During a separate hearing, Judge Jeff McElroy separately dismissed some of the charges against fellow defendants, Siraj Ibn Wahhaj and Jany Leveille. Police officials found 11 children that were clearly being neglected; Abdul-Ghani was not among them.
The five were arrested this month at a remote desert compound where 11 children were found living in filth and the body of the 3-year-old boy was discovered.
Prosecutors could still try to charge Morton, Subhannah, and Hujrah via a grand jury indictment, but it is unclear if they will pursue that option.
Siraj was arrested with another Atlanta man, Lucas Morten, along with Leville, Hurah Wahhaj, 38, and Subhannah Wahhabj, 35.
Three of the adults from the compound had been released Wednesday after state judges dismissed child neglect charges, noting that prosecutors missed deadlines to present evidence and that charges may have been improperly filed by the sheriff and prosecutors. The prosecutors, as well as two judges who dismissed charges on Wednesday, have been pilloried on social media for allowing "Muslim extremists" to walk free.
Prosecutors could still seek charges for the three by requesting that a grand jury indict them, but as of now have offered no immediate indication on how they would proceed.
The dead boy's father, Siraj Ibn Wahhaj (see-DAHJ' IBN wah-HAJ'), and his partner Jany Leveille remained silent as pleas were entered by a judge on their behalf.More news: Tallahassee Mayor Andrew Gillum Wins Democratic Nomination for Florida Governor
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Law enforcement offices finally raided the compound August 3 after Taos County Sheriff Jerry Hogrefe's office received a message, thought to have come from someone inside, saying, "We are starving and need food and water".
The judge added: "I don't know if they are overworked or they don't have enough people at their office". Children told authorities that the young boy had died in February after being denied his medicine and subjected to freakish religious rituals.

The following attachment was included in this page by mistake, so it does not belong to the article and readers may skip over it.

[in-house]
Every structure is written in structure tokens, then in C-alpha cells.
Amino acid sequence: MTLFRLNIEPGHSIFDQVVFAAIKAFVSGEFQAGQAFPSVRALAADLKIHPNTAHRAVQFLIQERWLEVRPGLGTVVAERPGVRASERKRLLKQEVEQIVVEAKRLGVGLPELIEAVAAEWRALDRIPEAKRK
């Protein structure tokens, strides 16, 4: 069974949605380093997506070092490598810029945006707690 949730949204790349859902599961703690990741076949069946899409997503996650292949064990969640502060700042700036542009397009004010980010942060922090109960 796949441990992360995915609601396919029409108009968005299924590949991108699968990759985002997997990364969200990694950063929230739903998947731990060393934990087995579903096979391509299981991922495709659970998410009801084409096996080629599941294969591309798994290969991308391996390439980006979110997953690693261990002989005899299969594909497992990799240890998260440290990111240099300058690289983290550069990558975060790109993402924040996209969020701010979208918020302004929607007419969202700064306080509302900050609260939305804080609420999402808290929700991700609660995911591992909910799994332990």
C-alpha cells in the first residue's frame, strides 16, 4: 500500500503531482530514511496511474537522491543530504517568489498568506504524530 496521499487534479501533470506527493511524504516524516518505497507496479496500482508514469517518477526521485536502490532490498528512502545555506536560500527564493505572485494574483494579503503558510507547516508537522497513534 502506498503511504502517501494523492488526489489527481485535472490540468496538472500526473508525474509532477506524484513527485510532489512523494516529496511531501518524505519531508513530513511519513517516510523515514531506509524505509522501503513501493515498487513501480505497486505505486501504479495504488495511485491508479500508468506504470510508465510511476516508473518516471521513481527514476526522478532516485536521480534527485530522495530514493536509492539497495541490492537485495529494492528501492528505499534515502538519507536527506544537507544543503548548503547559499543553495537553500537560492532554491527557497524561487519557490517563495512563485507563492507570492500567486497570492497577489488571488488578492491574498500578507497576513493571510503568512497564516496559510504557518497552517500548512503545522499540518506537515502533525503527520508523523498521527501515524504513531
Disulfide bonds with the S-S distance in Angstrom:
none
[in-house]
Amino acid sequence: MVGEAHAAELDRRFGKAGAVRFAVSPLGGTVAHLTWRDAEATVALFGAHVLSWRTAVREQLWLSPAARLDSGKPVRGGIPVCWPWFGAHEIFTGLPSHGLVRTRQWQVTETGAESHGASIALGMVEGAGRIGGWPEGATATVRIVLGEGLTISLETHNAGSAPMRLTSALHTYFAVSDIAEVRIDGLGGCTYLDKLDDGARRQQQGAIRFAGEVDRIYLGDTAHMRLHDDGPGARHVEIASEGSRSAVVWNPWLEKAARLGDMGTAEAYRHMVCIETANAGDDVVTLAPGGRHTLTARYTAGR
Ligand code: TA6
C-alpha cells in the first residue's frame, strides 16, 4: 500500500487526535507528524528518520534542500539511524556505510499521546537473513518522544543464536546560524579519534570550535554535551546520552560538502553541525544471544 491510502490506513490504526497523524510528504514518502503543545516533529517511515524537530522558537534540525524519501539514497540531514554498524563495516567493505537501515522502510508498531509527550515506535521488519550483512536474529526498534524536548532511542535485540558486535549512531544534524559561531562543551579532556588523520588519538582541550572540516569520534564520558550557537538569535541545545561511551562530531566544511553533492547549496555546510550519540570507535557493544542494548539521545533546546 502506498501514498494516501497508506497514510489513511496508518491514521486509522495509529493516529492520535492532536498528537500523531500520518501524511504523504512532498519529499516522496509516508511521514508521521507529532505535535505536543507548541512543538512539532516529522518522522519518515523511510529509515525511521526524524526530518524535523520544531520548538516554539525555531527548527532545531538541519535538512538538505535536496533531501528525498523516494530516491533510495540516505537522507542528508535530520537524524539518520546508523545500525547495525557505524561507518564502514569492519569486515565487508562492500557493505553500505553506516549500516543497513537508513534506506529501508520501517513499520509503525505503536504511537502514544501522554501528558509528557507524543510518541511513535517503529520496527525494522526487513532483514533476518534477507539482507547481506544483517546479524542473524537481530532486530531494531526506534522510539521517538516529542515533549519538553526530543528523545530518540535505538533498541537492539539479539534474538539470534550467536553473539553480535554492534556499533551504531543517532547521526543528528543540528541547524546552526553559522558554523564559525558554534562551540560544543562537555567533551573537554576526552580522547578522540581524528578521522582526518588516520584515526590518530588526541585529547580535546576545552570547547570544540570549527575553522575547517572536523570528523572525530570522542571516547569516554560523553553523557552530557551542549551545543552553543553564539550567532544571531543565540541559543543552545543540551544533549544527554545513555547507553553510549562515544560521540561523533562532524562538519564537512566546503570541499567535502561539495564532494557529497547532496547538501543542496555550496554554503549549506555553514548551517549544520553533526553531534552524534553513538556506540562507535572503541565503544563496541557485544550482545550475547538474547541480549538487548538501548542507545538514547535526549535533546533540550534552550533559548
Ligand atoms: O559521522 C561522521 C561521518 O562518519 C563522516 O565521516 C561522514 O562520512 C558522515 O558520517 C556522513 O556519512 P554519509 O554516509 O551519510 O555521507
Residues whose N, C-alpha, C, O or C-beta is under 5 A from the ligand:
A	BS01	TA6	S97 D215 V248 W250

Prosecutors said in court filings they discovered a hand-written document called "Phases of a Terrorist Attack" that was seized from the compound and includes vague instructions for "the one-time terrorist" and mentioned an unnamed place called "the ideal attack site".
However, despite the three defendants being released from custody, their five children will remain in foster care while health and trauma assessments are carried out, a spokesman for the State Children, Youth and Families Department said Thursday.
The boy's mother initially reported him missing past year from Jonesboro, Georgia, after Siraj Ibn Wahhaj said he was taking the child to a park and didn't return. While Backus ordered all five suspects to be released to house arrest and with other strict conditions including Global Positioning System monitoring, they all remained in custody because they were not able to meet the requirements.
Members of the group were alleged to have conducted weapons training with the children with the aim of carrying out acts of terror and were charged with child abuse. The exact cause of death has not been determined by forensic specialists.
Siraj Wahhaj was at one point subject to an extradition to Georgia, where a warrant had been issued for his arrest on the suspicion that he abducted his son, Abdul-Ghani.